The 2021 model improves on tech by providing a big 10.3-inch infotainment screen and a brand new infotainment interface that's way better looking and much easier to navigate. Even this change added a new level of ease on our trip since operating the system was more intuitive and took less time thanks to the improved visuals and simple menus.
The control knob in the center console is far better than systems with just touchscreens, especially when you're traveling at highway speeds. The new Qi-Wireless charger just below the center stack is welcomed, but it's situated at too steep of an angle due to the confines of the space. The result is that it's all too easy for the phone to slide off, probably the CX-9's biggest tech demerit. We solved it by plugging into the USB interface port, which enabled us to use Apple CarPlay, anyway.
The CX-9 Delivers Solid Efficiency
If you look at the EPA estimates, the CX-9's figures aren't exactly astounding, especially for a 2.5-liter turbocharged four-cylinder engine. 26 mpg highway is the same as the Kia Telluride's, a vehicle that's both more powerful and larger than the CX-9, albeit less pleasurable to drive. But we have to throw in some caveats. First, our vehicle had several hundred pounds worth of people and gear for the entire trip, and we drove about 50 percent of the time in Sport mode for better responsiveness.
The result was that we attained 23 mpg, the combined EPA figure. Some of that comes from the around town driving we did when we were in Hilton Head, so the figure doesn't really deviate that much. Also, had we driven at 70 mph versus the 77+ on our long drives, we're certain our mileage would've been better. So, the CX-9 delivered respectable numbers that were far from disappointing. Anyone who wants to criticize the CX-9's lack of power or efficiency must have a screw loose. Sure, it's no Ford Explorer ST or Highlander Hybrid, but the CX-9 does so much so well.
Thankfully, It Doesn't Look Like a Minivan
Most families on road trips might not care much about how their vehicle looks, but we do. A minivan has way more room and utility, but they can't hold a candle to the CX-9's svelte styling both inside and out. There aren't many SUVs, for that matter, that can compete with the way the CX-9 looks. The vehicle looks great from every angle, and the attention to styling details like the perforated five-bar grille, the matching rounded LED headlight and taillight elements, and the crisp body creases give the CX-9 a premium look.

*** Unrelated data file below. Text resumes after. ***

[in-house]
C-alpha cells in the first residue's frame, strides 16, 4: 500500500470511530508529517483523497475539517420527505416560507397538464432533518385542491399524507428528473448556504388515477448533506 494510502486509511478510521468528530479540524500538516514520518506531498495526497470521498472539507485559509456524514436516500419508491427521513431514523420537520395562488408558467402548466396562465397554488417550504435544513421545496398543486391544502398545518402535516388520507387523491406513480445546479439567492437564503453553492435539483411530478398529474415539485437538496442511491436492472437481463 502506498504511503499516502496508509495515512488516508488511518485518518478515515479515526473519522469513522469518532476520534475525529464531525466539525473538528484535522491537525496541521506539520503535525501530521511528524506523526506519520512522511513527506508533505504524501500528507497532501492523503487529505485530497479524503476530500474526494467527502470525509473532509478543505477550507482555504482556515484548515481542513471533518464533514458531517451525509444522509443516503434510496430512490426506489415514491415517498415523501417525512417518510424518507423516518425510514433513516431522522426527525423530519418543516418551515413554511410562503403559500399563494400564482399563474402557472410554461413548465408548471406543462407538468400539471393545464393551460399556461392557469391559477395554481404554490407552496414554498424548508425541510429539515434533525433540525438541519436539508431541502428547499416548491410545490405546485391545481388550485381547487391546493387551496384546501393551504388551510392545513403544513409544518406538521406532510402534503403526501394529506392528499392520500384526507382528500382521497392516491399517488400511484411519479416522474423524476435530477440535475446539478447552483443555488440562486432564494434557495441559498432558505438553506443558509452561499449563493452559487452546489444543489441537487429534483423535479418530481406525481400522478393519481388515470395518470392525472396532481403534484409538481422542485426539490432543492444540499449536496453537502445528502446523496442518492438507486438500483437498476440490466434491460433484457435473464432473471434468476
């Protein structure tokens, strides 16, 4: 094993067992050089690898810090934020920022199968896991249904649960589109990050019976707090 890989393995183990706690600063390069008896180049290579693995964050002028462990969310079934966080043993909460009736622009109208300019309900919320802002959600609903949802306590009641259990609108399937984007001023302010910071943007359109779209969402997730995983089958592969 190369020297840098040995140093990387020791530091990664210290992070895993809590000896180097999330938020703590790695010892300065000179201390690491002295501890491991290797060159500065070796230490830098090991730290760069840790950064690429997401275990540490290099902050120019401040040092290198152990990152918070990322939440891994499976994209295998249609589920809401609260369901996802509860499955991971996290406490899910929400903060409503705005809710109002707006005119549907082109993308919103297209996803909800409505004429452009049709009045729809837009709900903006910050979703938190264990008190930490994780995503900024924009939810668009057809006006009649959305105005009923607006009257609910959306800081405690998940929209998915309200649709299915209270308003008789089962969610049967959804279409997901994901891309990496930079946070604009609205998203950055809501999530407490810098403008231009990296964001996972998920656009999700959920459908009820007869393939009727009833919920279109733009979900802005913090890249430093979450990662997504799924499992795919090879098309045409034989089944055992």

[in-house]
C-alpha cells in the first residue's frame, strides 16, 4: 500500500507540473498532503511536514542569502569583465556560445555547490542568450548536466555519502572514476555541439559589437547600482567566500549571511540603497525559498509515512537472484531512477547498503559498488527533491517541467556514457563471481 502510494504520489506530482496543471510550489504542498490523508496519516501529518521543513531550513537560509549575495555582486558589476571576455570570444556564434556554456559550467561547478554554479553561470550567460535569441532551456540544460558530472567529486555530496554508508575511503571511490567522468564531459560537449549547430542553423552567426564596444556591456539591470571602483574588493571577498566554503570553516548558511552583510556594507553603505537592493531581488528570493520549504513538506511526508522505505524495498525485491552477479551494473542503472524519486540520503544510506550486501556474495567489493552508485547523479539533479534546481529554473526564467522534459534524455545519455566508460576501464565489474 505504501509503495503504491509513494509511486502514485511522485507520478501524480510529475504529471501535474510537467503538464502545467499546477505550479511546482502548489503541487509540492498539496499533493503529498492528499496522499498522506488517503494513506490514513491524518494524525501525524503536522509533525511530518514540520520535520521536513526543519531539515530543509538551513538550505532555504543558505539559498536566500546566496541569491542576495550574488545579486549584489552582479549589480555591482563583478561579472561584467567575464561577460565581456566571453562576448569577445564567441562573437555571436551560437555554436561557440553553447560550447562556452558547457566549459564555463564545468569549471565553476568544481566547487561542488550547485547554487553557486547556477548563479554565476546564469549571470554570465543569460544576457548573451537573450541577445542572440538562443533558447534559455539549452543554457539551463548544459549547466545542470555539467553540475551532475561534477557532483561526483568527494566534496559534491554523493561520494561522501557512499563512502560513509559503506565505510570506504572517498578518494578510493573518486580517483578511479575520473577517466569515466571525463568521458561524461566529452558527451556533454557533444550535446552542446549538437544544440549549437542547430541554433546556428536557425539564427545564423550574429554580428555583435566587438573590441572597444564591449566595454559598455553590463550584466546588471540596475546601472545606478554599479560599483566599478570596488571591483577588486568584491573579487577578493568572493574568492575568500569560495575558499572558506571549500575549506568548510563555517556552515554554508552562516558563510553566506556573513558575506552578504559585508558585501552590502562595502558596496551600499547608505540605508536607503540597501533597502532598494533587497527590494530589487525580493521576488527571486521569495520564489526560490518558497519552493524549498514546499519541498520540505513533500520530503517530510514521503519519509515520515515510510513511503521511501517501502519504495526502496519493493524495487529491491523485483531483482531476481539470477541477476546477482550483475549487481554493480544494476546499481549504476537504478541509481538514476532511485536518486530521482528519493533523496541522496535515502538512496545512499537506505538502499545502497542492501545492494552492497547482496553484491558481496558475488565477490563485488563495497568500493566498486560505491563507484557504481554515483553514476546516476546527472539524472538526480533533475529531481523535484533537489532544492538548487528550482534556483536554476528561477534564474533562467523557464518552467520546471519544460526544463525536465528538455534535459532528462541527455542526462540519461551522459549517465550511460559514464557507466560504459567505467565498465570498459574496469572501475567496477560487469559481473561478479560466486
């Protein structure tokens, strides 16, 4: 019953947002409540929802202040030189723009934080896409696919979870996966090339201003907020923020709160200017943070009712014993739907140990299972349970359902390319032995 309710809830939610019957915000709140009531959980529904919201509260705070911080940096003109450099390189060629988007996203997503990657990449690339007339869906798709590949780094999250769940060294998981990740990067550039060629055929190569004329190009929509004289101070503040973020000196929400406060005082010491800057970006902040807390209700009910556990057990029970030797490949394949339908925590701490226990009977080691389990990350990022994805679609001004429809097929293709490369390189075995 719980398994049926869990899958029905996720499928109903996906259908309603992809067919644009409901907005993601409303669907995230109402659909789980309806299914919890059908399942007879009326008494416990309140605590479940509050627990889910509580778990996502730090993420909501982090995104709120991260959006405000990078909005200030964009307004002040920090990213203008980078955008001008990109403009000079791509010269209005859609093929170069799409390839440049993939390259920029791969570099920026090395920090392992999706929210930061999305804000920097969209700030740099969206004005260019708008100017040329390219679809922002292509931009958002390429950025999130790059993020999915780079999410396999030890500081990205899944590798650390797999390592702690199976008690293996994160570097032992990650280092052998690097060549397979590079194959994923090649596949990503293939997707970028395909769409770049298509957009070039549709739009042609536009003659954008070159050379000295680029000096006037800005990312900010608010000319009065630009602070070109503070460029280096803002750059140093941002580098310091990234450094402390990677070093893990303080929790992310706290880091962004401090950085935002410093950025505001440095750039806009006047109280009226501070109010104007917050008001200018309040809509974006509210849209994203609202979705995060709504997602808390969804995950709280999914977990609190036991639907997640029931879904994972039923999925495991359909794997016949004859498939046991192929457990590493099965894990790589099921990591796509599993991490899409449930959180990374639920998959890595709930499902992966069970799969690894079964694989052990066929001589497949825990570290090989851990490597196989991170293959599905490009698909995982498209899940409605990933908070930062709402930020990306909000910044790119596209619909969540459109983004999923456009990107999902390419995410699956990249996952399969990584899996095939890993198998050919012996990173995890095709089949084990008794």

The CX-9 shows off the best of what Mazda design has to offer. It never looks bulky or awkward, and it hasn't fallen pretty to overdone styling like floating roofs, ellipsoid tailpipes, bulging taillights, or faux diffusers. It also manages to avoid the curse of overdone bright chrome in the front, the back, and around the window frames. The result is a sporty looking SUV that looks more expensive than it actually is.
Even after a ton of driving, the CX-9 still looked great, especially with the excellent Soul Red premium paint. The dark chrome trim on the grille, the lower front fascia, the rear trim bar between the taillights, and the wheels is a nice change from bright silver chrome trim, and the overall aesthetic is more sporty than competitors like the Chevy Traverse and the Honda Pilot. Price points might be similar, but the CX-9 wins out in the looks department. No one would ever call the Honda Pilot an attractive vehicle, whereas the CX-9 looks like it could be a Jaguar, to be honest. We never grew tired of looking at it.
So, What About the Cargo Room?
When you have a large-ish family, you can't exactly cram a sedan with all the occupants (some of them scream a lot) and all their belongings, food, etc., into a sedan, even if it's a big one. What you really need is an SUV, but the question is, "How much SUV do you need?" I have a family of five, and since the Signature has Captain's Chairs in row two, all three rows would have passengers. Plus, we need three child seats (one front-facing, two boosters), and we also pack a fair amount of gear.
The CX-9 is definitely not the most voluminous in terms of cargo space. It offers 14.4 cubic feet behind row three and 71.2 cubes with the 2nd and 3rd rows folded flat. Since we had three kids in tow and the Captain's Chairs configuration, we folded down one side of the 3rd row for luggage. Although we packed a fair amount of gear and food, we were able to pack everything we needed without obstructing any views. The cargo section's underfloor compartment helped with flatter items, and nobody felt suffocated. If you're wise about packing, the CX-9 proves you don't have to have 90 cubic feet of cargo space to do a road trip with the family. Now, if we had done a ski trip with all our gear, the CX-9 would've been lacking in terms of space.
We were more than pleasantly surprised by how good the CX-9 was on a demanding, long-distance road trip packed with kids and gear. It made a very strong case for buying a smaller three-row SUV because of its top-notch drivability, comfort, and technology. Sure, we were tired after driving so much, but it was more because of the distance than the effort involved in driving. We're sure we would've been far more drained were it not for the excellence of the 2021 Mazda CX-9 Signature.